Deficits in generalized cognitive ability, visual sensorimotor function, and inhibitory control represent discrete domains of neurobehavioral deficit in psychotic disorders

Courtney L.M. Eskridge, William C. Hochberger, Erin T. Kaseda, Rebekka Lencer, James L. Reilly, Sarah K. Keedy, Richard S.E. Keefe, Godfrey D. Pearlson, Matcheri S. Keshavan, Carol A. Tamminga, John A Sweeney, S. Kristian Hill

Research output: Contribution to journalArticlepeer-review

Abstract

Psychotic disorders are characterized by impaired cognition, yet some reports indicate specific deficits extend beyond reduced general cognitive ability. This study utilized exploratory and confirmatory factor analytic methods to evaluate the latent structure of a broad neurocognitive battery used in the Bipolar-Schizophrenia Network of Intermediate Phenotypes (B-SNIP) study, which included neuropsychological and neurophysiological measures in psychotic disorder probands and their unaffected first-degree relatives. Findings indicate that the factor structure of data from this set of assessments is more complex than the unitary factor of global cognitive ability underlying the Brief Assessment of Cognition in Schizophrenia (BACS). In addition to assessing generalized cognitive ability, two other factors were identified: visual sensorimotor function and inhibitory behavioral control. This complex cognitive architecture, derived in controls, generalized to patients across the psychosis spectrum and to their unaffected relatives. These findings highlight the need for a more differentiated assessment of neurobehavioral functions in studies designed to test for diagnostically specific biomarkers, endophenotypes for gene discovery and beneficial effects of therapeutics on cognitive function.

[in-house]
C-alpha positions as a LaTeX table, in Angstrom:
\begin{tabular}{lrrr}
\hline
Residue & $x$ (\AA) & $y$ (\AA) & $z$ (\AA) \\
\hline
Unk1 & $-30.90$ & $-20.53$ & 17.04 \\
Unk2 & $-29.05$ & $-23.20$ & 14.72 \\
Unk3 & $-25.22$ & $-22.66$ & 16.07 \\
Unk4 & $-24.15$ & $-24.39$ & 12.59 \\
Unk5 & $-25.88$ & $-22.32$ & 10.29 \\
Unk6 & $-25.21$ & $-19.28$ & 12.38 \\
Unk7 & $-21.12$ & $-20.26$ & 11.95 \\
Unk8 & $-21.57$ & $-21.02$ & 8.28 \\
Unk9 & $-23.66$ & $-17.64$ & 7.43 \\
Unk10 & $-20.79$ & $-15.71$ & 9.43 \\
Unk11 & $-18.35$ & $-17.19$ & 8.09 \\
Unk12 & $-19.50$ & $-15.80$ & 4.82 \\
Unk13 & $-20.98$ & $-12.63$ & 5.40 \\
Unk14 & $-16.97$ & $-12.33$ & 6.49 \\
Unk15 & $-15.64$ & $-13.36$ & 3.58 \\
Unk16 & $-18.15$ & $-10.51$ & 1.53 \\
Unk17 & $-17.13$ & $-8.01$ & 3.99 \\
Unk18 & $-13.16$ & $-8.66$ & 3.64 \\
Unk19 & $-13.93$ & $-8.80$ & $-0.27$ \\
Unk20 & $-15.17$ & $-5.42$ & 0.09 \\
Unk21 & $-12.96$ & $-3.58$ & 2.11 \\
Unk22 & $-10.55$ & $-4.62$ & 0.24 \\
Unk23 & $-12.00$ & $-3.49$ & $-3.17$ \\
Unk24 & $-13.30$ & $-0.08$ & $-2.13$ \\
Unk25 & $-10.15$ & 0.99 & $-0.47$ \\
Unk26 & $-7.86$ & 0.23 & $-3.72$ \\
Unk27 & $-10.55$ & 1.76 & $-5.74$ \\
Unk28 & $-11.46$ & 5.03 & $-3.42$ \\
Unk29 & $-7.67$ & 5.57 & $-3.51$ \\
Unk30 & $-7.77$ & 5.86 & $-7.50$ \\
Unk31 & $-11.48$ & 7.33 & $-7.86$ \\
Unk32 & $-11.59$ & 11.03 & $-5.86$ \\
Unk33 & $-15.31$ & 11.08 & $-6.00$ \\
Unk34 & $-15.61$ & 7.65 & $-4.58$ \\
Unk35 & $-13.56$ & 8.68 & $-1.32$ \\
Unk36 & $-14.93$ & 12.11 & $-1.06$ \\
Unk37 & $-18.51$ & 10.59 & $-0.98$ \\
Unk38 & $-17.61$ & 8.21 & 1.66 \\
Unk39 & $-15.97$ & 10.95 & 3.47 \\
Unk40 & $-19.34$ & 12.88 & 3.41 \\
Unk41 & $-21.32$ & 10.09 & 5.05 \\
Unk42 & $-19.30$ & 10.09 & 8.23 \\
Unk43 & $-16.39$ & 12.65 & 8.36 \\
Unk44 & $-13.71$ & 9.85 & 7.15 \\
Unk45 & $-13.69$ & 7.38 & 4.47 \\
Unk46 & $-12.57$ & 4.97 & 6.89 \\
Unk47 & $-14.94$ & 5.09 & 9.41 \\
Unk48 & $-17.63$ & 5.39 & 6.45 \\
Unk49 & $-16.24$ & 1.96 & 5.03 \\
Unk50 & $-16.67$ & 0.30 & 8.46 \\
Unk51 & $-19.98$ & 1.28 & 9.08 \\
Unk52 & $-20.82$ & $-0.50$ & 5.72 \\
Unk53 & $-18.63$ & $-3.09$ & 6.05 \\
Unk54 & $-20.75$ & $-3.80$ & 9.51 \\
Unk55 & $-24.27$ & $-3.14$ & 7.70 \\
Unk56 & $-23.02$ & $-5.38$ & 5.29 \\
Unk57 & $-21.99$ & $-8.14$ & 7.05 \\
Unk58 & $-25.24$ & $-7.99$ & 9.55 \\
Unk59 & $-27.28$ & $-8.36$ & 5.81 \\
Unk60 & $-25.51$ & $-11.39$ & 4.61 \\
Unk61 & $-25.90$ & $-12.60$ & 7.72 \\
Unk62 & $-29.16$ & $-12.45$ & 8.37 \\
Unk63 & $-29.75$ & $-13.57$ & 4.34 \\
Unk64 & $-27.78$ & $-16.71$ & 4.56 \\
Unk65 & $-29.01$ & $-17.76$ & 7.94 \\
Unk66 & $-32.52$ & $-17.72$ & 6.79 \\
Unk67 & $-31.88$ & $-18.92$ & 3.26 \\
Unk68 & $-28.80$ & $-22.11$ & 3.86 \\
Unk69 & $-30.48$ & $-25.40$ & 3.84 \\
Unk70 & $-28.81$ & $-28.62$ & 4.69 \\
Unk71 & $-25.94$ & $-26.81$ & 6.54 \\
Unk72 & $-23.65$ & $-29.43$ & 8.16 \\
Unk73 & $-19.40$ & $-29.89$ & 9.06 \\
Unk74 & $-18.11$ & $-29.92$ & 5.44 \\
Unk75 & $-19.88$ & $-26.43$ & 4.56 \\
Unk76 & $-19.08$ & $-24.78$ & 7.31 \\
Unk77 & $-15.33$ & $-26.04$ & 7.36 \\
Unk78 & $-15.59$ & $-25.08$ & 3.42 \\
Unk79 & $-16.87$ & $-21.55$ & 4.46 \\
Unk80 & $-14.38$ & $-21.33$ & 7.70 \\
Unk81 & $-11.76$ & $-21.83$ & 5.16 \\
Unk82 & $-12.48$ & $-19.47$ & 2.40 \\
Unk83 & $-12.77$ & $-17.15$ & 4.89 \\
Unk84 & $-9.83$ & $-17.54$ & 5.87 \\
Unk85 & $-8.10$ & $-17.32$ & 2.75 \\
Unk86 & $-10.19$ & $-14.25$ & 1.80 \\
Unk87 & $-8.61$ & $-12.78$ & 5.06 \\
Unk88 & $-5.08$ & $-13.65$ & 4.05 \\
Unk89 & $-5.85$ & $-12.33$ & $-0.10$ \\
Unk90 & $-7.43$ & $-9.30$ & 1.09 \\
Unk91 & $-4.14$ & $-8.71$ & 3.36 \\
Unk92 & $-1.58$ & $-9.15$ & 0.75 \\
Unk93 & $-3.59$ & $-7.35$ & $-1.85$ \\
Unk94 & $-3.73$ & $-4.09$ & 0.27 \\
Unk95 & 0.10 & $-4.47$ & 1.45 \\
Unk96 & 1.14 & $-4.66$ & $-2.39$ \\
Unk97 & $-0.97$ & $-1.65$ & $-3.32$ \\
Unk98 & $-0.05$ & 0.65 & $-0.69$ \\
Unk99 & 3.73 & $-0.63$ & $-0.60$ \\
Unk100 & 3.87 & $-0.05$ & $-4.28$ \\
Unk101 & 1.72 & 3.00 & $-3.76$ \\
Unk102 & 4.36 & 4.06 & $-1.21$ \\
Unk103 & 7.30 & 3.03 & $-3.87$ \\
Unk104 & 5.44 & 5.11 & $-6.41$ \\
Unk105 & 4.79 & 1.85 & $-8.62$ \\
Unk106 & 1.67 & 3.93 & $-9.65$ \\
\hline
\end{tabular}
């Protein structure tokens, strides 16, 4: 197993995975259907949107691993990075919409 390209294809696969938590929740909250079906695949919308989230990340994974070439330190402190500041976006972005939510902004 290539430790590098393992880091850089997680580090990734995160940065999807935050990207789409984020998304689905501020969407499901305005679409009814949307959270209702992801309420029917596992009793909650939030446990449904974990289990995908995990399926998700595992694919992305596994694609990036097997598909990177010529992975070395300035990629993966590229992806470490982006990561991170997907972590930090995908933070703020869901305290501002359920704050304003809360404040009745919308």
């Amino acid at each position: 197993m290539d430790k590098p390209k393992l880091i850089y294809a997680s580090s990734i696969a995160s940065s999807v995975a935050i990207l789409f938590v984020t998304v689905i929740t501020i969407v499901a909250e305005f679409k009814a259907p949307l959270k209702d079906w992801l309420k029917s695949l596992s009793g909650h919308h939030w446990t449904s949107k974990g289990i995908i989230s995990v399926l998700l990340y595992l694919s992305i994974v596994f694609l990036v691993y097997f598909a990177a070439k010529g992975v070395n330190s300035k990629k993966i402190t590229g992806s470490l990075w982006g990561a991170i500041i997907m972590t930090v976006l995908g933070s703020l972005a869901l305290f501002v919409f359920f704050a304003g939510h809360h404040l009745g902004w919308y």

Original languageEnglish (US)
Pages (from-to)54-60
Number of pages7
JournalSchizophrenia Research
Volume236
DOIs
StatePublished - Oct 2021

Keywords

  • B-SNIP
  • Confirmatory factor analysis
  • Exploratory factor analysis
  • Psychosis

ASJC Scopus subject areas

  • Psychiatry and Mental health
  • Biological Psychiatry

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